How to Get Rid of an Inner Tube Belly
Inner tube, muffin-top, spare-tire, middle-age spread -- whatever you call it, that lower belly fat that hangs over the top of your pants is hardly attractive. Regardless of how much you pinch, poke and talk to your fat roll, it's not going anywhere until you make some healthy lifestyle changes. Deflating your inner tube belly takes a bit of a commitment to exercise and diet.
Perform 300 minutes of moderate-intensity aerobic activity weekly. It seems like a lot, but it's only the equivalent of a one-hour brisk walk five days a week. If you prefer to reduce your workout time, increase your aerobic intensity to a half hour jog. Some additional aerobic activities include fitness classes, dancing around your house, actively playing with the kids and swimming laps.
Add full-body strength training to your fitness routine. Increasing your muscle mass raises your resting metabolic rate, so you burn calories even between workouts. Performing hundreds of crunches, situps and bicycles targets your abdominal muscles, but not the fat on top of your muscles, so save your abs the unnecessary fatigue. Split strength training into three days: Mondays can be squats and lunges; Wednesdays, crunches and back extensions; and Fridays, bicep curls, shoulder presses and pushups.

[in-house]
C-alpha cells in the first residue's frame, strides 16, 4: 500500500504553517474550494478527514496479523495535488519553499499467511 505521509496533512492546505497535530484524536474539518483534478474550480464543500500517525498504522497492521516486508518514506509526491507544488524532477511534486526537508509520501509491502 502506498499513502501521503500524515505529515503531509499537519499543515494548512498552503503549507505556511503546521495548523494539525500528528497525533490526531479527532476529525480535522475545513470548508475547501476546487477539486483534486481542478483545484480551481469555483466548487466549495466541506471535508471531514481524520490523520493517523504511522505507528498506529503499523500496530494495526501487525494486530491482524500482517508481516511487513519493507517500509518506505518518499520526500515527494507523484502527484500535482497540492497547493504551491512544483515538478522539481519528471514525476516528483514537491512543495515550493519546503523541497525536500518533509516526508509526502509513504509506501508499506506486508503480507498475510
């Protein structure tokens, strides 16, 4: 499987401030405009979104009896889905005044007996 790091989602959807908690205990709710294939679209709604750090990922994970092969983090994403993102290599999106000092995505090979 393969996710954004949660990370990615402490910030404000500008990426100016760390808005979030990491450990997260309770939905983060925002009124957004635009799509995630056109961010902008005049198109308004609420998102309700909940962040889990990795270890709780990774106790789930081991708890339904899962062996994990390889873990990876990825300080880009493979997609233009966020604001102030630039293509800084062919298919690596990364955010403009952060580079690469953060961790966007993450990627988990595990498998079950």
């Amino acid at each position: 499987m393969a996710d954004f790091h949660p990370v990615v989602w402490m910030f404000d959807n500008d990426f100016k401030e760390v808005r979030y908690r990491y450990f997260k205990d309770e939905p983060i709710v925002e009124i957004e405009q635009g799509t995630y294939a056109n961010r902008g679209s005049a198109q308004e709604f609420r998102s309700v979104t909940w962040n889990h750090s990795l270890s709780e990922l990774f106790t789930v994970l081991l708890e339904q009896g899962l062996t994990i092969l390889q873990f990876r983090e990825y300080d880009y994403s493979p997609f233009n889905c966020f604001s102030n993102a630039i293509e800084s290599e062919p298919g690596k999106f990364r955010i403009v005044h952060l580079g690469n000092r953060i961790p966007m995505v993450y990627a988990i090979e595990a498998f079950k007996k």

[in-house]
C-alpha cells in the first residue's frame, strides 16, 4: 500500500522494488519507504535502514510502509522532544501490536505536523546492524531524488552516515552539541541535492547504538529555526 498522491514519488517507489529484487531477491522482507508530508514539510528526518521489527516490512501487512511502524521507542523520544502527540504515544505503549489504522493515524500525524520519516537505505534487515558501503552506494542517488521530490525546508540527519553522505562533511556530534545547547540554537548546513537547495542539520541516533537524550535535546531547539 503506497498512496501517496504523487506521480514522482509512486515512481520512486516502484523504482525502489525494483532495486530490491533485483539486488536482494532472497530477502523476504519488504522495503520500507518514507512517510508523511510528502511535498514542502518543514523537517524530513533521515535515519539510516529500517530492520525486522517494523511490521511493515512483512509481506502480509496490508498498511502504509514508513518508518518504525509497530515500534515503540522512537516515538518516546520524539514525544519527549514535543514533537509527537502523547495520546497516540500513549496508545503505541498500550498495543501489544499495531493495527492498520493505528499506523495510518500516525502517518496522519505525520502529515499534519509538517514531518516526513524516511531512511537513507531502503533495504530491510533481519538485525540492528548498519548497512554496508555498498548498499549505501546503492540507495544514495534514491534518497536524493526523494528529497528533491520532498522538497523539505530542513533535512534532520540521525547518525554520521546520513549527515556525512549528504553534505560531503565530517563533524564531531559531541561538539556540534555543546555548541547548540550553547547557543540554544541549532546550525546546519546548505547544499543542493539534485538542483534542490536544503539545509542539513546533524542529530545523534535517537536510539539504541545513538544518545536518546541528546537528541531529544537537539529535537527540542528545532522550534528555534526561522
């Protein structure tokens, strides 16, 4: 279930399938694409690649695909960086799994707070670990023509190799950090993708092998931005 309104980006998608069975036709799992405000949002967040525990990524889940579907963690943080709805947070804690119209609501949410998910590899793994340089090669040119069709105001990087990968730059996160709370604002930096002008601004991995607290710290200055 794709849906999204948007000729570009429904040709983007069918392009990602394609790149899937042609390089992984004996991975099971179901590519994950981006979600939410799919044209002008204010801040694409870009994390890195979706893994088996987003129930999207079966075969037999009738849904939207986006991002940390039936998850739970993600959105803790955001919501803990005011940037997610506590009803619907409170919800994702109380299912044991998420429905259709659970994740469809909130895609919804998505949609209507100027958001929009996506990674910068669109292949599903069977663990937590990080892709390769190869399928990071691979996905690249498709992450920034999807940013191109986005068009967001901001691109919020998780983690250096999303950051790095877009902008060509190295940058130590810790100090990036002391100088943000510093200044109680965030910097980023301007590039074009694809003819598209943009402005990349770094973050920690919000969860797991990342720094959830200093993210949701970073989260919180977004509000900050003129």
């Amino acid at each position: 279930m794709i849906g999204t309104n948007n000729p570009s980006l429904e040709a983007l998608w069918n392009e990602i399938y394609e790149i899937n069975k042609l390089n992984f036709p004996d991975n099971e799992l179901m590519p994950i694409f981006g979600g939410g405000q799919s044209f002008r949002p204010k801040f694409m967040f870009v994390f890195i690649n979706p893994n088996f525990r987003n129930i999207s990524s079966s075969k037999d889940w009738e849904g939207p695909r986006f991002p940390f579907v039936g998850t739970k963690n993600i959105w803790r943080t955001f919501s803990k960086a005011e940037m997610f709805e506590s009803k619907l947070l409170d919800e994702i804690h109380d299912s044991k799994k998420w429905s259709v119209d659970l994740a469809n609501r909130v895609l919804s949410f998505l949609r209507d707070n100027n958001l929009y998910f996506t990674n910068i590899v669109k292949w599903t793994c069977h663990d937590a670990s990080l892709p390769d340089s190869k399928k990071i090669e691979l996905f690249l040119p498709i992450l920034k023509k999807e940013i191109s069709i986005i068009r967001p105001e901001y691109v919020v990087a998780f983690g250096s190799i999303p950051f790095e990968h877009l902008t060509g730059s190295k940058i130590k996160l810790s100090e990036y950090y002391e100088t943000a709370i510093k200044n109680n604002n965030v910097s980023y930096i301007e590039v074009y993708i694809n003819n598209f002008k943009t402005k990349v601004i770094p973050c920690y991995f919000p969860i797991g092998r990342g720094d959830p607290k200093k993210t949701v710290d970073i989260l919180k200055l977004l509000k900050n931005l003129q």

Reduce your daily calorie intake. There are 3,500 calories in 1-pound of fat, so cutting 500 to 1,000 calories per day allows you to lose 1 to 2 pounds per week. Your diet should mainly consist of fruits, vegetables, whole grains, lean proteins and low-fat dairy. Reducing portion sizes and limiting processed foods from your diet can greatly reduce the number of calories you consume each day. Write down all the calories you consume to keep accurate records of you daily calories.
Ride your bike to work, school, and for small-item trips to the store.
Replace saturated fats and trans fats with polyunsaturated fats. Pay attention to how dishes are prepared since dips and sauces can be high in fat.
Work out with a friend to help you keep each other motivated while working toward your weight loss goals.
Abdominal fat is the most dangerous fat since it surrounds your organs and increases your risk of cardiovascular disease and Type 2 diabetes.
Avoid products claiming to speed your metabolism since these supplements do not require U.S. Food and Drug Administration approval for safety and effectiveness.
Consult your doctor before starting a weight loss and diet program, especially if you have an underlying health condition.
Melissa McNamara is a certified personal trainer who holds a Bachelor of Arts in journalism and communication studies from the University of Iowa. She writes for various health and fitness publications while working toward a Bachelor of Science in nursing.